Blaine Higgs

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Blaine Higgs
Blaine Higgs 2019.jpg
Higgs in 2019
34th Premier of New Brunswick
Assumed office
November 9, 2018
MonarchElizabeth II
Lieutenant GovernorJocelyne Roy-Vienneau
Brenda Murphy
DeputyRobert Gauvin
Preceded byBrian Gallant
Leader of the Opposition
In office
October 22, 2016 – November 9, 2018
Preceded byBruce Fitch
Succeeded byBrian Gallant
Leader of the Progressive Conservative Party of New Brunswick
Assumed office
October 22, 2016
Preceded byBruce Fitch (Interim)
Minister of Finance
In office
October 12, 2010 – October 7, 2014
PremierDavid Alward
Preceded byGreg Byrne
Succeeded byRoger Melanson
Member of the New Brunswick Legislative Assembly
for Quispamsis
Assumed office
September 27, 2010
Preceded byMary Schryer
Personal details
Born (1954-03-01) March 1, 1954 (age 68)
Woodstock, New Brunswick, Canada
Political partyProgressive Conservative
Other political
Confederation of Regions Liberal
Spouse(s)Marcia Higgs

Blaine Myron Higgs (born March 1, 1954) is a Canadian politician who is the 34th and current premier of New Brunswick since 2018 and leader of the New Brunswick Progressive Conservative Party (PC Party) since 2016.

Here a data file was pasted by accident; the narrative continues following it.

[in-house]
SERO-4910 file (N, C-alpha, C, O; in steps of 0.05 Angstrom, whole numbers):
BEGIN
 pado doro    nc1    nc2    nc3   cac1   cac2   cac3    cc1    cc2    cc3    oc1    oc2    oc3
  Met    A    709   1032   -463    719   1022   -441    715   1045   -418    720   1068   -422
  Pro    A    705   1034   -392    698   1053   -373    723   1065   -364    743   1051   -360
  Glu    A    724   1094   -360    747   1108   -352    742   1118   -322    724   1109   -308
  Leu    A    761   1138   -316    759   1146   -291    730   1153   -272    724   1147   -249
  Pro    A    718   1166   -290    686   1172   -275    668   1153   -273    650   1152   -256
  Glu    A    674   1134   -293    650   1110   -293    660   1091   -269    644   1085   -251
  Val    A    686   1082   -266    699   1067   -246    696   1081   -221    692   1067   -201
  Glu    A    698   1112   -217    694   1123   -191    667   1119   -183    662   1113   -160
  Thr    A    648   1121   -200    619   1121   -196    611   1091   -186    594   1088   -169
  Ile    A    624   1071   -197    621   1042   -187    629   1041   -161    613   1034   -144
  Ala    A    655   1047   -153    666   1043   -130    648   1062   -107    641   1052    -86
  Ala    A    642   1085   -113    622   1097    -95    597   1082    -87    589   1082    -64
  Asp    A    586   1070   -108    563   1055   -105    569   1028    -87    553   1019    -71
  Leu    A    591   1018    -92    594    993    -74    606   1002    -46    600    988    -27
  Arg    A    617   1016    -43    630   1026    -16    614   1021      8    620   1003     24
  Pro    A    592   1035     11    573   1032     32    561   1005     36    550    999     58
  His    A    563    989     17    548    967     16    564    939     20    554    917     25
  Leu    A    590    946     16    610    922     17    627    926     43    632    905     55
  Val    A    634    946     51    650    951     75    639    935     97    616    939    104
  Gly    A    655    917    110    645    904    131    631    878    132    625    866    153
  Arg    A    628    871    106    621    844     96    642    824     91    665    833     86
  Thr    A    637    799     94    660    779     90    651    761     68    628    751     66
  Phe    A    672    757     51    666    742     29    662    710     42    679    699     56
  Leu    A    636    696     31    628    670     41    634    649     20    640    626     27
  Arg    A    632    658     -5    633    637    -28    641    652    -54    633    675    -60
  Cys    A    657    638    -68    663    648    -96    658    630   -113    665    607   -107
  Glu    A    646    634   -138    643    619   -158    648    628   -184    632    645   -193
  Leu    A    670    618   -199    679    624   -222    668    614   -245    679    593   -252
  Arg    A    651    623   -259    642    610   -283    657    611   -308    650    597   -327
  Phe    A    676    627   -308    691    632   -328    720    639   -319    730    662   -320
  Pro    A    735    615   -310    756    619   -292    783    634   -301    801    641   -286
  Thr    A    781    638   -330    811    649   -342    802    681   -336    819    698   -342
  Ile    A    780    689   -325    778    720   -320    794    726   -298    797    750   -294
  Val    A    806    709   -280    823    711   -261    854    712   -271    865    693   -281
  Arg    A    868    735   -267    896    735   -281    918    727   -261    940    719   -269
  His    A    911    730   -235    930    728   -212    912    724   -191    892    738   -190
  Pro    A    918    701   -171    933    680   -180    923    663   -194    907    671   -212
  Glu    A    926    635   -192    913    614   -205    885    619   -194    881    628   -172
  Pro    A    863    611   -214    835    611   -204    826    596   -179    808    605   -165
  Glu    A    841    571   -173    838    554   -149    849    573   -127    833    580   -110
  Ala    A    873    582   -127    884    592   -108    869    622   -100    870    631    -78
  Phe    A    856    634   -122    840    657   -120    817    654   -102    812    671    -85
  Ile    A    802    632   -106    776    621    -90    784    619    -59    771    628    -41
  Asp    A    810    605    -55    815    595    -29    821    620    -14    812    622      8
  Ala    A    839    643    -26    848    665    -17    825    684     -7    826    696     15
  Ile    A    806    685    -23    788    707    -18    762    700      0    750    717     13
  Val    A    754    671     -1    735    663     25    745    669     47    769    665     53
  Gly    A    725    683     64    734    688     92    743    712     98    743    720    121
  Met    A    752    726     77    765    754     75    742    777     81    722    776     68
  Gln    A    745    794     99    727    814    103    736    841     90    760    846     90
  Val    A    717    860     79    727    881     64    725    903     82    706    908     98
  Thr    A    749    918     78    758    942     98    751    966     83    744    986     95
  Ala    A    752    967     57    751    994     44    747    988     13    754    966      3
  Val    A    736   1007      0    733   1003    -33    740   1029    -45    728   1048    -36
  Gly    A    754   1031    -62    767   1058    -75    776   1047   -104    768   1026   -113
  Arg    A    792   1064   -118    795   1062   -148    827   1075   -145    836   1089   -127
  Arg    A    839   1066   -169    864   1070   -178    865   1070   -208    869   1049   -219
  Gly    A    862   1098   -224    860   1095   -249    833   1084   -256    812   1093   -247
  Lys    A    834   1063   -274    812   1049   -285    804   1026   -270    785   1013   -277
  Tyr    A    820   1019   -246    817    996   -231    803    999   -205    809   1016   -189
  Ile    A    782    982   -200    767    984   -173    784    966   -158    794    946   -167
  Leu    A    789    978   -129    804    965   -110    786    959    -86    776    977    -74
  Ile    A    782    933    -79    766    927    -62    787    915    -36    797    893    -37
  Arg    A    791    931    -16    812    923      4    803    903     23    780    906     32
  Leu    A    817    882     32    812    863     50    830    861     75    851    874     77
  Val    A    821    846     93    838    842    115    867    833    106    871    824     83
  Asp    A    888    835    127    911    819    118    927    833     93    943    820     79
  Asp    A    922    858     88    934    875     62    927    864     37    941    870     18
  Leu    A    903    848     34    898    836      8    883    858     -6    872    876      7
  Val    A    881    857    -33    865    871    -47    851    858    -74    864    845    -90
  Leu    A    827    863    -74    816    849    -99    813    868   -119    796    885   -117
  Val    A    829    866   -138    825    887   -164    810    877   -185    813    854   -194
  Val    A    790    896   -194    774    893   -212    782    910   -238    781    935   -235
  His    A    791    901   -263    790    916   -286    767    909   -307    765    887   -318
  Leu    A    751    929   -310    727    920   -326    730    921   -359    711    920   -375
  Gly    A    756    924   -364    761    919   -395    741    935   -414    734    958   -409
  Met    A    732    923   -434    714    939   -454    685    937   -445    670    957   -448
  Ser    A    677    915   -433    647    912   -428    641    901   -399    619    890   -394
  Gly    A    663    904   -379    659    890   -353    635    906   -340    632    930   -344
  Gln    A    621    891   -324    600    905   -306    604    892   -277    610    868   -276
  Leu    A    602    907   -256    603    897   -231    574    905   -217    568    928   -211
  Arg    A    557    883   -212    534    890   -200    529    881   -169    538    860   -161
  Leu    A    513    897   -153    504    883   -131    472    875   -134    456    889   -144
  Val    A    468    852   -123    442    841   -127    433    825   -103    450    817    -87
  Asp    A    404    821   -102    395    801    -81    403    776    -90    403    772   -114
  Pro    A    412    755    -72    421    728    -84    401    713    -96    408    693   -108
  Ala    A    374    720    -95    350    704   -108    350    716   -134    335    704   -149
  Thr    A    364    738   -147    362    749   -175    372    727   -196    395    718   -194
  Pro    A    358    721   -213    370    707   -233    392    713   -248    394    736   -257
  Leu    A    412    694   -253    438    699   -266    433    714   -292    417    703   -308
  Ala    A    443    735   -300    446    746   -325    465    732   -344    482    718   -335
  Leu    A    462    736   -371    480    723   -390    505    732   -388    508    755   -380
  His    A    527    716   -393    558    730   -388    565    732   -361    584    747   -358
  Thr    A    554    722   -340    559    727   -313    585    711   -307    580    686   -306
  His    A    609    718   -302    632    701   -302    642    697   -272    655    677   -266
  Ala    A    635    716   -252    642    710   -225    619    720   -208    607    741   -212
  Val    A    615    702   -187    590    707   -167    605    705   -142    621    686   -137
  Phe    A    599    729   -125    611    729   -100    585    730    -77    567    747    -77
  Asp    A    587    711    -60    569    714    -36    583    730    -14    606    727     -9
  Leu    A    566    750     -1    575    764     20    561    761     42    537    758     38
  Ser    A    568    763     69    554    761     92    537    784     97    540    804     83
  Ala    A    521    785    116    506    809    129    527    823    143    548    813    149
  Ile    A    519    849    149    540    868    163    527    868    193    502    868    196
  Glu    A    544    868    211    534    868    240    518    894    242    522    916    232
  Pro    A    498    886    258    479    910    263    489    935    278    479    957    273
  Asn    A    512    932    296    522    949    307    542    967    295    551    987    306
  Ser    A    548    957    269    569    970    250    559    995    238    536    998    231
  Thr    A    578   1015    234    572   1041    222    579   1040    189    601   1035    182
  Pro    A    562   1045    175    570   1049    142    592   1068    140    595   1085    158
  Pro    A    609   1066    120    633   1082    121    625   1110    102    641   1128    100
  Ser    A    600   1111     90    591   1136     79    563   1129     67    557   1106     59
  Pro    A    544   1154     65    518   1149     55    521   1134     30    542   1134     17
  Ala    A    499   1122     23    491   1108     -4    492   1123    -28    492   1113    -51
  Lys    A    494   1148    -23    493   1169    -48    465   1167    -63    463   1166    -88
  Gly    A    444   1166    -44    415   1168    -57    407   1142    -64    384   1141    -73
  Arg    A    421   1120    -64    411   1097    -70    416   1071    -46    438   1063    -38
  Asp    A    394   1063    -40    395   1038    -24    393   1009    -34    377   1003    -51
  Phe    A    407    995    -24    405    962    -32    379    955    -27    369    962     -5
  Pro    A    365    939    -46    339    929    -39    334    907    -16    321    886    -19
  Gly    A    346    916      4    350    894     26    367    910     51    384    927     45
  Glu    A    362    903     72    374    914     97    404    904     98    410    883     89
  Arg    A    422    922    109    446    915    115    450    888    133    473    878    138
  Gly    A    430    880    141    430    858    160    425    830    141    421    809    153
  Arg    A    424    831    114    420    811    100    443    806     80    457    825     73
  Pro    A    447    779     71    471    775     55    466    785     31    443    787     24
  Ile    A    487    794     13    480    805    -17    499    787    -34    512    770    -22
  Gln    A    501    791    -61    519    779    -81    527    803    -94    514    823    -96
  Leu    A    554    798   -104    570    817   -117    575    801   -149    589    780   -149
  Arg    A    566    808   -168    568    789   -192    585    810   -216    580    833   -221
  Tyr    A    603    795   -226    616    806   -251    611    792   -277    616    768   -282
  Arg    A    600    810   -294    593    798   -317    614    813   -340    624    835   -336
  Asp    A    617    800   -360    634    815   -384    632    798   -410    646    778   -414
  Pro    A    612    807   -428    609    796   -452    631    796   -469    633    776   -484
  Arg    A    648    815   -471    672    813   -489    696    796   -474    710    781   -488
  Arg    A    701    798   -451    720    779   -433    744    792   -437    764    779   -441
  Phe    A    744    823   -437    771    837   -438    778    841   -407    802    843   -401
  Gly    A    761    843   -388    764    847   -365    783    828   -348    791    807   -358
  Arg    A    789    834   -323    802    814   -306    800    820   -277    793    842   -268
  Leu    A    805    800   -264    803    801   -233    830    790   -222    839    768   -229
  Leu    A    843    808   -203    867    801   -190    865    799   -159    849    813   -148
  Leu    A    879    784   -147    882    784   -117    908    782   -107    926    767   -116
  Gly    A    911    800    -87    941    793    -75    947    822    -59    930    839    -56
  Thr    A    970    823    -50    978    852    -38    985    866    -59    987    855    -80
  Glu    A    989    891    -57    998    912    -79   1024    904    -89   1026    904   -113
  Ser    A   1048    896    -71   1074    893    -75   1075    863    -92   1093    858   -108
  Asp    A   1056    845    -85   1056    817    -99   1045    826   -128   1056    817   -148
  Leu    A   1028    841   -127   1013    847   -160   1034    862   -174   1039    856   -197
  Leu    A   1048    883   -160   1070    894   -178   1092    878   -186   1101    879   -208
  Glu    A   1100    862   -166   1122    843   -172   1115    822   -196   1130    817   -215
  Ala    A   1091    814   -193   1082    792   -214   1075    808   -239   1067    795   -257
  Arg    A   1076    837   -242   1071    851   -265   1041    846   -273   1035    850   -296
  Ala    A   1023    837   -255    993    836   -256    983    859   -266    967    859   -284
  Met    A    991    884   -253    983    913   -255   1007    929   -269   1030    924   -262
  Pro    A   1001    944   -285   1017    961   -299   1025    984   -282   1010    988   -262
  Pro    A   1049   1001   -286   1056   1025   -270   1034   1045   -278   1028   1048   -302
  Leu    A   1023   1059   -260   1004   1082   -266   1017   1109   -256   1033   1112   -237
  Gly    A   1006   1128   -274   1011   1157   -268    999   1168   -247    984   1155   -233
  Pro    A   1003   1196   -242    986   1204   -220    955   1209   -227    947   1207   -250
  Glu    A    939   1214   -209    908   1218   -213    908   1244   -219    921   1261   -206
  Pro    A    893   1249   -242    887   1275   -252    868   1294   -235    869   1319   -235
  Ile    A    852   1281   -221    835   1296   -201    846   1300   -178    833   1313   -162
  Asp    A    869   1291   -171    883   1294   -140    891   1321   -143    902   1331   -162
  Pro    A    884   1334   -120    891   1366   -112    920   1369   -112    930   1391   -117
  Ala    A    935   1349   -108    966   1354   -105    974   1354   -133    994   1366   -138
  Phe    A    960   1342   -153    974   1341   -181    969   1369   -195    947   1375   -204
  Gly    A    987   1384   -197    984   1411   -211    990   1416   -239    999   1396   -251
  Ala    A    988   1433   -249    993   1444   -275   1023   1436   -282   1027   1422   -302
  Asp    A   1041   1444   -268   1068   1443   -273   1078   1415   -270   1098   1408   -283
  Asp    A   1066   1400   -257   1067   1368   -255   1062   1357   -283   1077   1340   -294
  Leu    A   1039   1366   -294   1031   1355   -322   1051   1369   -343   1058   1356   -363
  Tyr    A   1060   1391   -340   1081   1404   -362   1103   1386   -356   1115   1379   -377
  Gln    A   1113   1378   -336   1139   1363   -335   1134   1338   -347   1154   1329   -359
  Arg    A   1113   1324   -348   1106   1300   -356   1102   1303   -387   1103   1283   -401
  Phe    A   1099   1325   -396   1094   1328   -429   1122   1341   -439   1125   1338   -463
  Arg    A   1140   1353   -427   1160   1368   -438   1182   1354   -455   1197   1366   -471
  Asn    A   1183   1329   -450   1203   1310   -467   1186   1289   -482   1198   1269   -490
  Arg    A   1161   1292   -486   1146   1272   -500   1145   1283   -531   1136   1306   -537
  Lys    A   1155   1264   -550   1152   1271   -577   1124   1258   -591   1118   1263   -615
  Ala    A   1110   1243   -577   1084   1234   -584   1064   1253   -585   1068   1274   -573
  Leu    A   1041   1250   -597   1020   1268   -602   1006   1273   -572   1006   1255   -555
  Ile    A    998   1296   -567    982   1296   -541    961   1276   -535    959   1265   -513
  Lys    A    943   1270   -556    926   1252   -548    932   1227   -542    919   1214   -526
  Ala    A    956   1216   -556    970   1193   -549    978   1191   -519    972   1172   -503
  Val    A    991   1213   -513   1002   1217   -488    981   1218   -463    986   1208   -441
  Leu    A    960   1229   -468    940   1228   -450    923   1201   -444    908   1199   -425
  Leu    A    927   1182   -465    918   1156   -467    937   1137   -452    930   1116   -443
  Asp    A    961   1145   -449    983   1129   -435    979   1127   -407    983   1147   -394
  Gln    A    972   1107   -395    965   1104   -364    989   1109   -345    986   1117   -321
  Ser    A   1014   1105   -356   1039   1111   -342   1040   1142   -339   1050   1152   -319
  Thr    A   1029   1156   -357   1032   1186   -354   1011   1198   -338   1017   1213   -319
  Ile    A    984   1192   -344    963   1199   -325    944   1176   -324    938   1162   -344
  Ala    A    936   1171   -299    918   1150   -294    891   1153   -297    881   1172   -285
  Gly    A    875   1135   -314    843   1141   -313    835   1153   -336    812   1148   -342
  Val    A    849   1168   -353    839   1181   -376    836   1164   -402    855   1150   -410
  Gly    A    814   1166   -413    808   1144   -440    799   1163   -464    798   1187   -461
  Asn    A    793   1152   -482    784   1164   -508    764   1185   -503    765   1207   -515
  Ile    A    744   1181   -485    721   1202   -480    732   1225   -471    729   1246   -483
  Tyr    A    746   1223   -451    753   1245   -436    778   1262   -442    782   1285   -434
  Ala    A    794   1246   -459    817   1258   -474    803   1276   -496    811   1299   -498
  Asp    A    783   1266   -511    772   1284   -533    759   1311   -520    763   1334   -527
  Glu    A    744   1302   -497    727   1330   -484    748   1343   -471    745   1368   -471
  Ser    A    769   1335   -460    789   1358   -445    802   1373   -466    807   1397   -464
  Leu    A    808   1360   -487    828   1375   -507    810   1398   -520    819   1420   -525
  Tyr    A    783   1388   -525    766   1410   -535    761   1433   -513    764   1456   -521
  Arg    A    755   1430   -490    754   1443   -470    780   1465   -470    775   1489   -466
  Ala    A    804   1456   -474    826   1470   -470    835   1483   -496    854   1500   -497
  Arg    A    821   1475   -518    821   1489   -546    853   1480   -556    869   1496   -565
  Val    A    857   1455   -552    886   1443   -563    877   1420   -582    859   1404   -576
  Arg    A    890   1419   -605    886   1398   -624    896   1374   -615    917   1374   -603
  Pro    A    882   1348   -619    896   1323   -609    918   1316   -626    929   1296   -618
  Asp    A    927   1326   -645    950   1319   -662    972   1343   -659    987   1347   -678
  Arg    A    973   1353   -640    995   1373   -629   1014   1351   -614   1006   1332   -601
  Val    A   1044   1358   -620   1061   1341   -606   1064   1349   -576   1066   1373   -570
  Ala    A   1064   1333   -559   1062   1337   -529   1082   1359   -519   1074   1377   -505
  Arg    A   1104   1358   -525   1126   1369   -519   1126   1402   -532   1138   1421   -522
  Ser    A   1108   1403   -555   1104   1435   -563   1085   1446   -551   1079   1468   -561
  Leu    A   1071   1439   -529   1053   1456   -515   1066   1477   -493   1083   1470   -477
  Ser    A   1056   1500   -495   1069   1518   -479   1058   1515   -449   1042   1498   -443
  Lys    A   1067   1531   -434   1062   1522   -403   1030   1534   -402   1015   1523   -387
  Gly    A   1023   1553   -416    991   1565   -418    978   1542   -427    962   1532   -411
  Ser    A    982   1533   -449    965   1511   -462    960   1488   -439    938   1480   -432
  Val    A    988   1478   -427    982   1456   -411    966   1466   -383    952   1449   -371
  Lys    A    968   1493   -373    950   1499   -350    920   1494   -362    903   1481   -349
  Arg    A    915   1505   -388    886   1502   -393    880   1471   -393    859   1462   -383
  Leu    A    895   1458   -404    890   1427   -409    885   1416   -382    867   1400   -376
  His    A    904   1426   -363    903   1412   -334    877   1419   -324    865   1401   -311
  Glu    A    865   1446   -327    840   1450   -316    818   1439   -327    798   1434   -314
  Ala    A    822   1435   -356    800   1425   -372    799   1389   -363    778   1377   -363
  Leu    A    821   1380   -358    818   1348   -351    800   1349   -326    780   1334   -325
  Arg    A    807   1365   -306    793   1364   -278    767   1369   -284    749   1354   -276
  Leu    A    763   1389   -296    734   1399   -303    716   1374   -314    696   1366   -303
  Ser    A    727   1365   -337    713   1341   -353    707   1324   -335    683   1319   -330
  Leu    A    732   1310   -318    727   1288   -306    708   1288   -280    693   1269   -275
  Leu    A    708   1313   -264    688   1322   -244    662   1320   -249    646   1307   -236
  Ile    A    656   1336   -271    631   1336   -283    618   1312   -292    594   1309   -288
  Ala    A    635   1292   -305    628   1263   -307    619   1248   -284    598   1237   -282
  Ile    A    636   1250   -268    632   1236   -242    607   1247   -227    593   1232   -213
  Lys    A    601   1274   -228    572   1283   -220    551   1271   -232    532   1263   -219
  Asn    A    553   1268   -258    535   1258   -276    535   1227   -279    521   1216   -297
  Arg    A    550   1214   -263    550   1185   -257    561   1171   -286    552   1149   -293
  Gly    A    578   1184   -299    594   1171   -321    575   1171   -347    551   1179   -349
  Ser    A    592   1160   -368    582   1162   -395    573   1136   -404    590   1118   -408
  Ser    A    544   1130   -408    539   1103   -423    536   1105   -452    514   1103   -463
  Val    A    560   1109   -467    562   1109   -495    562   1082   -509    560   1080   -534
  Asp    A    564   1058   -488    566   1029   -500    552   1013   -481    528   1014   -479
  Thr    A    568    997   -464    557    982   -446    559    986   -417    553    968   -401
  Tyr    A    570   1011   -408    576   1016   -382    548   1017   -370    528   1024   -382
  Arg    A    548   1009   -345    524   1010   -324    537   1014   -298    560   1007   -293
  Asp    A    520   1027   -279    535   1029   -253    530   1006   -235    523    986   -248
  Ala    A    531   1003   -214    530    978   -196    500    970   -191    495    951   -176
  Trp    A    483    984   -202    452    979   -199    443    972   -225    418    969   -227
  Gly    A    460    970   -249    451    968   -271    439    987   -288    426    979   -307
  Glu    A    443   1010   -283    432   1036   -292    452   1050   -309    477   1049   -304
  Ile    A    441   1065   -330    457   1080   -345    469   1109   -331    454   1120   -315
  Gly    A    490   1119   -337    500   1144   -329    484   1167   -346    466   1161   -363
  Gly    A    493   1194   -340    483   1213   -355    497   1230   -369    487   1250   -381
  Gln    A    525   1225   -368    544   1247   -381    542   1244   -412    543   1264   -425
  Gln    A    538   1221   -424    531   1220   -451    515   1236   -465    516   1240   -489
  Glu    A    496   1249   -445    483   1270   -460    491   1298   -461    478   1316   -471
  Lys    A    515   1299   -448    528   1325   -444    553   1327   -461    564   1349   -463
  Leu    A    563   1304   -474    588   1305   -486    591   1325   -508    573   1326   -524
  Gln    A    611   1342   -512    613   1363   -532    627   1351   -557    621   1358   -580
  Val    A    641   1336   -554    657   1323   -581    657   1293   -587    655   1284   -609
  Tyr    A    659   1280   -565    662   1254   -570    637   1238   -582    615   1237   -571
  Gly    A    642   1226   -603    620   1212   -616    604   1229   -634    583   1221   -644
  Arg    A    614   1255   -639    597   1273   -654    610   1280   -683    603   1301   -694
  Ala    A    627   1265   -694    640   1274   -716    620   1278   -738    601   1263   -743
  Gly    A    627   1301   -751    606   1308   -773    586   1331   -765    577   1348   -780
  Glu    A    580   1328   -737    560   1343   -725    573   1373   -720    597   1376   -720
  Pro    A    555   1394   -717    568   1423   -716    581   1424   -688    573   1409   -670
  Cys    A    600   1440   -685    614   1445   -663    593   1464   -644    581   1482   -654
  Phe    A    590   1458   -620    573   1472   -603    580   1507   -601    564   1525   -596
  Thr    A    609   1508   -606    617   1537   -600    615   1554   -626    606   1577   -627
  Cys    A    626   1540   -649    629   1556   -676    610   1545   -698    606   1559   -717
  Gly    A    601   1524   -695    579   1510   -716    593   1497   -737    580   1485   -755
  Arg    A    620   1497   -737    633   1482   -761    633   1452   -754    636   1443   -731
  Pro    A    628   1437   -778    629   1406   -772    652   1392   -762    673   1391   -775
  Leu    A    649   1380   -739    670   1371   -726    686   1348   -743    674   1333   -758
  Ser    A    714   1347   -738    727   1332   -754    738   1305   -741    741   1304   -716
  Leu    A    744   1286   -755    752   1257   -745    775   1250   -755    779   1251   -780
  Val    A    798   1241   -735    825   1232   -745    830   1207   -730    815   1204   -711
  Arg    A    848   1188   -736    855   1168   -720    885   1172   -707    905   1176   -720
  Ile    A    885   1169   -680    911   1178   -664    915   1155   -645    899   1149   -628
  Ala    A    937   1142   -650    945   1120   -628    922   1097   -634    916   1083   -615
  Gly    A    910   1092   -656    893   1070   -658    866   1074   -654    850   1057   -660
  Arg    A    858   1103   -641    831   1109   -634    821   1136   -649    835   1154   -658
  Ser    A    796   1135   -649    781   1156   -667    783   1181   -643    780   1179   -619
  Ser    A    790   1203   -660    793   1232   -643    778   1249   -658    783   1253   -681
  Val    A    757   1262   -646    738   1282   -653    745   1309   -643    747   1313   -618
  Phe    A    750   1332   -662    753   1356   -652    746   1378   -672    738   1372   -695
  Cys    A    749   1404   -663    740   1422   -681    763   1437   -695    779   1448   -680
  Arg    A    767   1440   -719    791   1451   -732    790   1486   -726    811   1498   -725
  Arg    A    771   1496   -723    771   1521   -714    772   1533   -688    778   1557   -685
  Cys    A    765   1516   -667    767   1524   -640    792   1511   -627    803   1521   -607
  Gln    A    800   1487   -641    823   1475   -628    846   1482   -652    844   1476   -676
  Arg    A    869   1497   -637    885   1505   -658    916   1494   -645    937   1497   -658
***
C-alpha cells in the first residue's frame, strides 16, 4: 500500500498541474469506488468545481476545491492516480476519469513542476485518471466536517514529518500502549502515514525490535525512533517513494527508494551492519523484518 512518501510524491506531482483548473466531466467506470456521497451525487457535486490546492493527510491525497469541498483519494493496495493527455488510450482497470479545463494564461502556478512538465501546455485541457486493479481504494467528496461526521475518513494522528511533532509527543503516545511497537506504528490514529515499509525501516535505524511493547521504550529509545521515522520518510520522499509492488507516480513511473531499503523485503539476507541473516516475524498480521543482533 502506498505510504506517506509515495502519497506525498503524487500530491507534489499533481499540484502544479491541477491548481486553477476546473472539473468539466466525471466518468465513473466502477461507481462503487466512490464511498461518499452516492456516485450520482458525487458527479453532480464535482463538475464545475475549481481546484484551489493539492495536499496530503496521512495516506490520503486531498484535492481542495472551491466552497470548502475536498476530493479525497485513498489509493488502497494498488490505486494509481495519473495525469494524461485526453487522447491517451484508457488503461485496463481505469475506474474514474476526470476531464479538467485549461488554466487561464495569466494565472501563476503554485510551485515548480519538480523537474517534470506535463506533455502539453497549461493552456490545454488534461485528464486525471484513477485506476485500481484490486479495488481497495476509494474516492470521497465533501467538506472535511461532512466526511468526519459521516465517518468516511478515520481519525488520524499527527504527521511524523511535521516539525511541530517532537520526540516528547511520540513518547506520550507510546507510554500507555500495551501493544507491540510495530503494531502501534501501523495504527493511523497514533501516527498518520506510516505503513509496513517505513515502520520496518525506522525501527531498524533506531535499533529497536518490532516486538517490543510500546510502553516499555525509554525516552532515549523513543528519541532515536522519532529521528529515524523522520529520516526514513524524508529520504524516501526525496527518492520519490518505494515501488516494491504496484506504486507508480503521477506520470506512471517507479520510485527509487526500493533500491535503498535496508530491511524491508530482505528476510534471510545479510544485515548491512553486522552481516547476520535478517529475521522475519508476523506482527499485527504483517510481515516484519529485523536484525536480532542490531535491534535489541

Higgs graduated from the University of New Brunswick as an engineer. He then worked for 33 years for Irving Oil. Higgs ran for the leadership of the anti-bilingual New Brunswick Confederation of Regions Party in 1989. Higgs was first elected to the legislature in the 2010 provincial election and served as minister of finance from 2010 to 2014 in the government of David Alward. In the 2018 provincial election, Higgs narrowly carried the PCs to a minority government, despite losing the popular vote. Higgs and the PCs were re-elected in the 2020 provincial election, though this time with a majority government.

Life and career[edit]

Higgs was born in Woodstock, New Brunswick,[1] and graduated from the University of New Brunswick as an engineer.[2] He worked for 33 years for Irving Oil, rising to the position of senior executive overseeing oil transportation across eastern Canada and New England.[2][3] Higgs retired from Irving Oil in 2010.[1]

Early political career[edit]

Higgs has belonged to three political parties and ran for the leadership of two.

Liberal Party[edit]

Before joining the Confederation of Regions party, Higgs was a Liberal party member but left the Liberals because he opposed Canadian bilingualism[4] and the New Brunswick Official Languages Act.